Multiphoton microscopy has experienced numerous technological advancements and found many applications in biomedical fields including embryology, oncology and neuroscience. As opposed to 1-photon excitation, the implementation of near infrared excitation light in multiphoton microscopy effectively suppresses tissue scattering enabling deeper penetration. In view of imaging biological tissues, tissue scattering and absorption of water should be kept low, which depends on prudent selection of excitation wavelength.
Tissue scattering as well as water absorption results in exponential decay of excitation light as imaging depth increases. Recent experimental and theoretical studies have proven that the 1700-nm window is an optimum window for deep-tissue multiphoton microscopic such as brain . However, the depth of imaging in multiphoton microscopy at the optimal window is limited by the available signal level deep within the tissue. A number of methods have been proposed for the enhancement of signal generation, for example, customized optics, excitation with a powerful laser, and optimal filling of the objective lens.
High numerical aperture immersion objective lenses are commonly used in multiphoton microscopy. At the 1700 nm window, the immersion medium could pose severe absorption problem even if the thickness is on the order of mm. For brain imaging, deuterium dioxide immersion has been proven to be more efficient in terms of signal generation compared with water immersion . In contrast, the implementation of the multiphoton microscopy to diagnose skin diseases such as psoriasis and malignant melanoma, requires oil immersion to match the refractive index properly. Owing to lack of measured absorption spectrum at the optimal 1700-nm, which the immersion oil ought to be selected to allow for the deep penetration in skin is unknown.
Targeting deep skin imaging excited at the 1700-nm window, Shenzhen University researchers led by Professor Ke Wang and Professor Ping Qiu demonstrated accurate measured spectra of a number of commonly used immersion oil to determine the absorption data for the 1700-nm window. They also proposed the exact wavelength that was to be used within this optimal window for the highest signal level. Finally, they demonstrated second-harmonic generation as well as third harmonic generation imaging of a mouse tissue in order to corroborate their selection of oil and excitation wavelength at the 1700-nm window. Their work is published in Optics Express .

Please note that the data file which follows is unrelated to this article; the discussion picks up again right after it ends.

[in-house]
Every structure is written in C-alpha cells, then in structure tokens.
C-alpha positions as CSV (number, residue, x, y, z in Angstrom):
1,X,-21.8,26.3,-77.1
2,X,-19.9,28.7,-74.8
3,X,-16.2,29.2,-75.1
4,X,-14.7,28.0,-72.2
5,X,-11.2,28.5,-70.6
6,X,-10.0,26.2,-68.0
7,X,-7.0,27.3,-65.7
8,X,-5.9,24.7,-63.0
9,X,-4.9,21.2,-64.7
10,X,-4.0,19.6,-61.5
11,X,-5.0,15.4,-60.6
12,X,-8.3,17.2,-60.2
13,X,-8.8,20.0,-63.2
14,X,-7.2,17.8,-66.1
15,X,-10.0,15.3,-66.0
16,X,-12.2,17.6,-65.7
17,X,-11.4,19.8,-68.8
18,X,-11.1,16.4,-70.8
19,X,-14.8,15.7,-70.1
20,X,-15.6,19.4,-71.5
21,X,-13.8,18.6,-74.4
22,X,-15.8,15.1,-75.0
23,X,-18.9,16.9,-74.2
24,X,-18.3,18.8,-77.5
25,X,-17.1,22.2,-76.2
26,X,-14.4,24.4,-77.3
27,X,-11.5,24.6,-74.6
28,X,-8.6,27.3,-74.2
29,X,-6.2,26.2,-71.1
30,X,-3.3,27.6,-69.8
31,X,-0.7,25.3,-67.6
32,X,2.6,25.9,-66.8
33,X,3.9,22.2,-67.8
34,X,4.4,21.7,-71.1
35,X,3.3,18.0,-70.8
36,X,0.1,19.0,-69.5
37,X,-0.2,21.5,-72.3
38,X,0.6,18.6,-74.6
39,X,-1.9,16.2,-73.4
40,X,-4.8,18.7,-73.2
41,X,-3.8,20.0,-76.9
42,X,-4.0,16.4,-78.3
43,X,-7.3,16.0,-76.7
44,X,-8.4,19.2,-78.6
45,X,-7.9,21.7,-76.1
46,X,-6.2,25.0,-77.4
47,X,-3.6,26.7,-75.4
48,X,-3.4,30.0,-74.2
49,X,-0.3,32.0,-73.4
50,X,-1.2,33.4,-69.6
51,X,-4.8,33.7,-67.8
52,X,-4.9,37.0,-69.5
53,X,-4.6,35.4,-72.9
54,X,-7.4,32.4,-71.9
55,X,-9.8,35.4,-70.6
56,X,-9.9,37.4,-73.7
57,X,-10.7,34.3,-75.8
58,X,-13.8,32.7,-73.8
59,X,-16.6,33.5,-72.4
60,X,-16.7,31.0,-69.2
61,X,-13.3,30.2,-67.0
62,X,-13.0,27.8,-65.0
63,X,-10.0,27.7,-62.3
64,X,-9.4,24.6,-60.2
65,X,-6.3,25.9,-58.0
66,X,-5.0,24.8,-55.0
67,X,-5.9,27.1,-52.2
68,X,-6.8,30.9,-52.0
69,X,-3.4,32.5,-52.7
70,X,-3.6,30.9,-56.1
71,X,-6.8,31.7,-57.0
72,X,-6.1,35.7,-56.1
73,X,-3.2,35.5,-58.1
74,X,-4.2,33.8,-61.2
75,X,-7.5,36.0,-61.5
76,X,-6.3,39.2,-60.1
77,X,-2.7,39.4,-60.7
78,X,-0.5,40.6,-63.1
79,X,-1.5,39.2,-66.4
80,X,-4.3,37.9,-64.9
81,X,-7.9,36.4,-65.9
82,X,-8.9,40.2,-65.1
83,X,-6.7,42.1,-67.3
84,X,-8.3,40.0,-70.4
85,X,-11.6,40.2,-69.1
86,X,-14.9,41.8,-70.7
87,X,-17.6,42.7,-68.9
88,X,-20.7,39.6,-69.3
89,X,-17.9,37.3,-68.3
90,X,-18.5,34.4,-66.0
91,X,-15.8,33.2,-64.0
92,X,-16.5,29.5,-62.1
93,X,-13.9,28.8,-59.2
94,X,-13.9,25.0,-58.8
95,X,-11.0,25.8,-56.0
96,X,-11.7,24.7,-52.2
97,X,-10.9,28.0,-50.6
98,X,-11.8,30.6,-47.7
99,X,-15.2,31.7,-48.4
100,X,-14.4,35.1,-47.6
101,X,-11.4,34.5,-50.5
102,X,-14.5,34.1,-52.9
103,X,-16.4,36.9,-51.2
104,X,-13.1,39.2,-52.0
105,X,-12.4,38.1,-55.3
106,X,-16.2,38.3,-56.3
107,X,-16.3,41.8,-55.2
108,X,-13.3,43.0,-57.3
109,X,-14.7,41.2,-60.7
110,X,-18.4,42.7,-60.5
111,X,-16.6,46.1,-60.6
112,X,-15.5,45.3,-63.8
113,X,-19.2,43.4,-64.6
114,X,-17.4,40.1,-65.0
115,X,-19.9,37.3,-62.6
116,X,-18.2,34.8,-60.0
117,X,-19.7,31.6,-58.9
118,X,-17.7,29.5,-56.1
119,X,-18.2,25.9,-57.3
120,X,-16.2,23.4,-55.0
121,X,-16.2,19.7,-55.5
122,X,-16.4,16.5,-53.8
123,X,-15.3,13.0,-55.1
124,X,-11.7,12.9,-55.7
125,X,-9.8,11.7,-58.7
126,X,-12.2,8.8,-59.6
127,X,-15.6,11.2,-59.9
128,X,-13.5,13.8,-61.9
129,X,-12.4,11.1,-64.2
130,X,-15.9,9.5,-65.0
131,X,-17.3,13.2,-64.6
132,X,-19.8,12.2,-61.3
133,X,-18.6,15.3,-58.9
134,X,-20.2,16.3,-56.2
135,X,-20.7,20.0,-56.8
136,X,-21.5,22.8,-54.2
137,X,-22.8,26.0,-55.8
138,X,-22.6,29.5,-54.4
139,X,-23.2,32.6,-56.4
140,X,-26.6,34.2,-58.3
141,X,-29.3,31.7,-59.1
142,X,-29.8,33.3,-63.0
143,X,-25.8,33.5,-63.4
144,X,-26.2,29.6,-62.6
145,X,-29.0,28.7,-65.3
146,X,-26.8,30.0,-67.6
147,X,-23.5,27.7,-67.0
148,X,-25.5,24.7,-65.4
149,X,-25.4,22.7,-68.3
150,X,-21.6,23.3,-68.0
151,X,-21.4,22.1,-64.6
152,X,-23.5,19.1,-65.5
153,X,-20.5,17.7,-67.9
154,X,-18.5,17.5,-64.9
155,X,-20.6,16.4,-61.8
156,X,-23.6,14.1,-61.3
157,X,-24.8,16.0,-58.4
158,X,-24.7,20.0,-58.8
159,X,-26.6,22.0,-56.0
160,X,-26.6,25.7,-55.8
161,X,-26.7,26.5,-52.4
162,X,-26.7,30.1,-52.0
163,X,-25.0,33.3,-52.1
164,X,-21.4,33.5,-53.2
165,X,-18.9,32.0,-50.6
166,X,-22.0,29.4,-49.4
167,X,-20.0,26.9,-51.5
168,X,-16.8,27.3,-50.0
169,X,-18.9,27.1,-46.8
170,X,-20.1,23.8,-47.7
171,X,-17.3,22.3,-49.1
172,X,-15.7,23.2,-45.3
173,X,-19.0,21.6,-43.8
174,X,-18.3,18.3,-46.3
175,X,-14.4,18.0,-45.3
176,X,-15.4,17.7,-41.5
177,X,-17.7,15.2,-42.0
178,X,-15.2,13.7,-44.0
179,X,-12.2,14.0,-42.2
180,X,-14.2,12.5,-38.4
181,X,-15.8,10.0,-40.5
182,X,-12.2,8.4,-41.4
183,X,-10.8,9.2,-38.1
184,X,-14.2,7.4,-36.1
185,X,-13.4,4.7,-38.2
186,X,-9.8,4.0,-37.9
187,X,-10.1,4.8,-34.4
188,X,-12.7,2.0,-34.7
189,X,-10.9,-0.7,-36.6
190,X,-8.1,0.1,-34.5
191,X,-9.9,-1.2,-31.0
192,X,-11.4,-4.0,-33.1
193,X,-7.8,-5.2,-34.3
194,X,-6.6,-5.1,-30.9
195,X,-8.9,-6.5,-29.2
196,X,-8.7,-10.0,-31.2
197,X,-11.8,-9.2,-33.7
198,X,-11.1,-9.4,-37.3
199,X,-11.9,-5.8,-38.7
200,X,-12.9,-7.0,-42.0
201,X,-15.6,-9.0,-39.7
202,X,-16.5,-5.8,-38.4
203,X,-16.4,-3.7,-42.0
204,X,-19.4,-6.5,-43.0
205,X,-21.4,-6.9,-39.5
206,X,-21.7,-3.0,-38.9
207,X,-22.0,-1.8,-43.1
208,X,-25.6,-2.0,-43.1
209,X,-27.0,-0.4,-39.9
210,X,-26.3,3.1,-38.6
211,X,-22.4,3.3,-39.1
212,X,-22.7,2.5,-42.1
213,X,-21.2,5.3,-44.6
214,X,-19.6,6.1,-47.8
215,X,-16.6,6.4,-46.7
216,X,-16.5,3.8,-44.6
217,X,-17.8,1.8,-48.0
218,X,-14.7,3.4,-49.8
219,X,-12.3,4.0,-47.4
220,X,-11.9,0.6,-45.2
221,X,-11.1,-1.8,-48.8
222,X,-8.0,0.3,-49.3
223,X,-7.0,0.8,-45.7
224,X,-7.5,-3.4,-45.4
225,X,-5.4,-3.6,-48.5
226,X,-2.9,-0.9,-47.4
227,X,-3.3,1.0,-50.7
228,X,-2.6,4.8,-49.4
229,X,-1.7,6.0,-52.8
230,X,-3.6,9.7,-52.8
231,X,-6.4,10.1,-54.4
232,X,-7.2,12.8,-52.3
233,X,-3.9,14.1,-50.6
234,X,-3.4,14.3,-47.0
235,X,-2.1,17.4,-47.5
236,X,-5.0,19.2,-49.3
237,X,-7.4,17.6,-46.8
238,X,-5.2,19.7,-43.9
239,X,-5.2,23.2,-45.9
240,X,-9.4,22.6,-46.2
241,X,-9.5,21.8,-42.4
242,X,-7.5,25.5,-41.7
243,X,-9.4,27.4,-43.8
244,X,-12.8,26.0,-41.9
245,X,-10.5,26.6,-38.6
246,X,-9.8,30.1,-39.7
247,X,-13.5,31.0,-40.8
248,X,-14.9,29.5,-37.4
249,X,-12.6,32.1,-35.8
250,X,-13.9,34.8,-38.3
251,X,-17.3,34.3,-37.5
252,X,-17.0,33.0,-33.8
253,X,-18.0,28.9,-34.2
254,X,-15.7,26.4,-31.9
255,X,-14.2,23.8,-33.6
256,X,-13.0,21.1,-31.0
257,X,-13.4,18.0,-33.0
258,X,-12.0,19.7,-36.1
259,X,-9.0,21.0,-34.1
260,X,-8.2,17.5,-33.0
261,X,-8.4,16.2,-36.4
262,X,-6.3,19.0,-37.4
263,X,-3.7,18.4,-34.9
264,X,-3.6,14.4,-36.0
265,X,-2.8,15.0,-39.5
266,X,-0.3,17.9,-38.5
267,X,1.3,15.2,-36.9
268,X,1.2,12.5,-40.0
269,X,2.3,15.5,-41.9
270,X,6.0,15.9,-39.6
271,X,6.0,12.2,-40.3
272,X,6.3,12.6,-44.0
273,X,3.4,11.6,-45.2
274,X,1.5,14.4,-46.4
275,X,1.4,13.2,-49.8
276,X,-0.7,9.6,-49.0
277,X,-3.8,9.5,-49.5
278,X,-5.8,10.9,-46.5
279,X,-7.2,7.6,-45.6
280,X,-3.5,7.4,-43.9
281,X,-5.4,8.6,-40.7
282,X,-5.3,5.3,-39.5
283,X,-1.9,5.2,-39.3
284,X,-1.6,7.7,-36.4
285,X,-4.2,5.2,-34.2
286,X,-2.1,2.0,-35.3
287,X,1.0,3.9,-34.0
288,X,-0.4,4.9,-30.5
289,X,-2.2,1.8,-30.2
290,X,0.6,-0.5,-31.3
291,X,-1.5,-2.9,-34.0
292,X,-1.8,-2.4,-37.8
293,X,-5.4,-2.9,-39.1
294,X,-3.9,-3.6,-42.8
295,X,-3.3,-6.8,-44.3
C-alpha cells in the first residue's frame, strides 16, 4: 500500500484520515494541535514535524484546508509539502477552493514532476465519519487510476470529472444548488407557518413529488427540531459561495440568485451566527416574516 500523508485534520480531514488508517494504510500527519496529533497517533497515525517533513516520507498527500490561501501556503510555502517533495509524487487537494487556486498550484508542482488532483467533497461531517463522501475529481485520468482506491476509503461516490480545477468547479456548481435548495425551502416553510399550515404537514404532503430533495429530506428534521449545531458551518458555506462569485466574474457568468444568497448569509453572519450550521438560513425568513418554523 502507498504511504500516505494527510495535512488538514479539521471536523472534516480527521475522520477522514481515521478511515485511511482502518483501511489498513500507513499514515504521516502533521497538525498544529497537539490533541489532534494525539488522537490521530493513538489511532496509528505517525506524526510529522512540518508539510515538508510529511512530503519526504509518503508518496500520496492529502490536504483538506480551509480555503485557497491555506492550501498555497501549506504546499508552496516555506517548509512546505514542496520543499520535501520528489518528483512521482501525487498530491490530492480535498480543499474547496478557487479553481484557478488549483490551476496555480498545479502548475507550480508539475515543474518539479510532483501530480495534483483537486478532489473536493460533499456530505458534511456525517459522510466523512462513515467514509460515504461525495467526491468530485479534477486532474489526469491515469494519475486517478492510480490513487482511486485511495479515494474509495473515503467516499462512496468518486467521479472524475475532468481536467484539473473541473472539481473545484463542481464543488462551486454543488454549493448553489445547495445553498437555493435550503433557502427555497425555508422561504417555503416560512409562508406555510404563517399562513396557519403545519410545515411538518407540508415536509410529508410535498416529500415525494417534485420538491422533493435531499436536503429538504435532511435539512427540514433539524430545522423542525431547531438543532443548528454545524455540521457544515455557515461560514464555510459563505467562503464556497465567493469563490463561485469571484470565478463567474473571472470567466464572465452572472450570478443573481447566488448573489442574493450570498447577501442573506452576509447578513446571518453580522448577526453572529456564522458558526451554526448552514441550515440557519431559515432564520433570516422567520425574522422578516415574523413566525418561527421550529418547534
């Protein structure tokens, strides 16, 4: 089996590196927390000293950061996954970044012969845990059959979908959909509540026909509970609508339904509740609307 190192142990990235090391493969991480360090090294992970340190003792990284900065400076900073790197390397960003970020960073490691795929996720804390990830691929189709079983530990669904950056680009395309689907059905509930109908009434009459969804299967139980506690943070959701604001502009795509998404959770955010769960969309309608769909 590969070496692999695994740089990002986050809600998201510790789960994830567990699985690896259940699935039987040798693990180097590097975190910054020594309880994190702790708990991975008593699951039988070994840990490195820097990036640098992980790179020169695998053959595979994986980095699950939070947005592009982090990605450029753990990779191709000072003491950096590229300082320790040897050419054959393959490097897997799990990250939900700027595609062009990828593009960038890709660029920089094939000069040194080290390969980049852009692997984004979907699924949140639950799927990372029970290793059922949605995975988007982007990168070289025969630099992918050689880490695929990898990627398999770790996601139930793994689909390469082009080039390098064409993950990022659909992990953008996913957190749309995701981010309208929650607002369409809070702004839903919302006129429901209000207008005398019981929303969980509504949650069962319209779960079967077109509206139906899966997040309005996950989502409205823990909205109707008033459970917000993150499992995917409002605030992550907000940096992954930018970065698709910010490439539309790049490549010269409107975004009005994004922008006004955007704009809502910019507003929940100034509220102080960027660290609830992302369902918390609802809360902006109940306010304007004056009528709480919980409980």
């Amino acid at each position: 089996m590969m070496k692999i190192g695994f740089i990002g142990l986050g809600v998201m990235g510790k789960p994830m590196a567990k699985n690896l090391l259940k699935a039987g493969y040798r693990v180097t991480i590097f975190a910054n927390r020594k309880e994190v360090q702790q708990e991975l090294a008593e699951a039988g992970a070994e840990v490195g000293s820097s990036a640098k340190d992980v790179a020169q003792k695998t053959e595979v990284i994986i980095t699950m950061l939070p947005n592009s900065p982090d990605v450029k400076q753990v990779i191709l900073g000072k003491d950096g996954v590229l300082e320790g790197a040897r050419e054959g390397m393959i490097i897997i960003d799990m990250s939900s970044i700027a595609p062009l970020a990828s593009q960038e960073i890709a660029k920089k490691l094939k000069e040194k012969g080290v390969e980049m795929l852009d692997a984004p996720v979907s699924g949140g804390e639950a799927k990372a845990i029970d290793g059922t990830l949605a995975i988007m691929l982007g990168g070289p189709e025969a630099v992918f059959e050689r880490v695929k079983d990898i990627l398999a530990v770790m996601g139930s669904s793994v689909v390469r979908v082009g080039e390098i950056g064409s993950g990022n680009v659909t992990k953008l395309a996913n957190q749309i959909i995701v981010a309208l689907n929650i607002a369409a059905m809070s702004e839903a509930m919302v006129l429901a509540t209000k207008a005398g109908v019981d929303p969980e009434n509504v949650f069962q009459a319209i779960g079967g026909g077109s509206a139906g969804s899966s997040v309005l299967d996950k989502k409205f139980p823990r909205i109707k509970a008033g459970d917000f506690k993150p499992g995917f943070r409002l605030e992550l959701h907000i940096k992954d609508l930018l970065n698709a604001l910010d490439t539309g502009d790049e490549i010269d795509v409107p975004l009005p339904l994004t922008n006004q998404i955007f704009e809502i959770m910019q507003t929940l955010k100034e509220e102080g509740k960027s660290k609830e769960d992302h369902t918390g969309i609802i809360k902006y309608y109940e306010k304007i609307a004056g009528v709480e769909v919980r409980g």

The authors used cuvettes with shorter and thicker immersion medium thickness as reference and sample respectively. They obtained the accurate absorption spectrum data by computing the ratio of the sample absorption data and the reference absorption data. This approach helped them eliminate measurement error arising from surface reflection or intrinsic absorption of the quartz cuvettes.
The research team obtained spectra of three commercially available immersion oils and glycerol from 1200 nm to 1900 nm, which covered both the 1700nm and 1300nm windows, for deep tissue multiphoton microscopy. Their results showed that that the absorption spectra of the three immersion oils were quite similar in magnitude and shape, despite the fact that they were of varying compositions.
Based on the measured results, glycerol- heavy water mixture immersion indicated lower absorption than glycerol-water mixture immersion. For the oil immersion, within the optimal 1700nm window, 1600nm excitation was considered owing to the much smaller absorption by the immersion medium. Selecting ideal immersion oil and excitation wavelength was of ultimate importance to deep tissue multiphoton microscopy. The authors demonstrated the significance of immersion oil and excitation wavelength selection, by comparing skin imaging at both 1600 nm and 1700 nm. Their results clearly indicated that 1600-nm excitation lead to order-of-magnitude higher signal levels with even less excitation power before the immersion oil, compared with 1700-nm excitation. They expected this would help increase penetration in skin imaging in future experiments.
 N. G. Horton, K. Wang, D. Kobat, C. G. Clark, F. W. Wise, C. B. Schaffer, and C. Xu, “In vivo three-photon microscopy of subcortical structures within an intact mouse brain,” Nat. Photonics 7(3), 205-209 (2013).
 Y. X. Wang, W. H. Wen, K. Wang, P. Zhai, P. Qiu, and K. Wang, “Measurement of absorption spectrum of deuterium oxide (D2O) and its application to signal enhancement in multiphoton microscopy at the 1700-nm window,” Appl. Phys. Lett. 108(2), 021112(2016).
 Ke Wang, Wenhui Wen, Yuxin Wang, Kai Wang, Jiexing He, Jiaqi Wang, Peng Zhai, Yanfu Yang, And Ping Qiu. Order-of-magnitude multiphoton signal enhancement based on characterization of absorption spectra of immersion oils at the 1700-nm window. Vol. 25, No. 6 | 20 Mar 2017 | OPTICS EXPRESS 5909.Go To Optics Express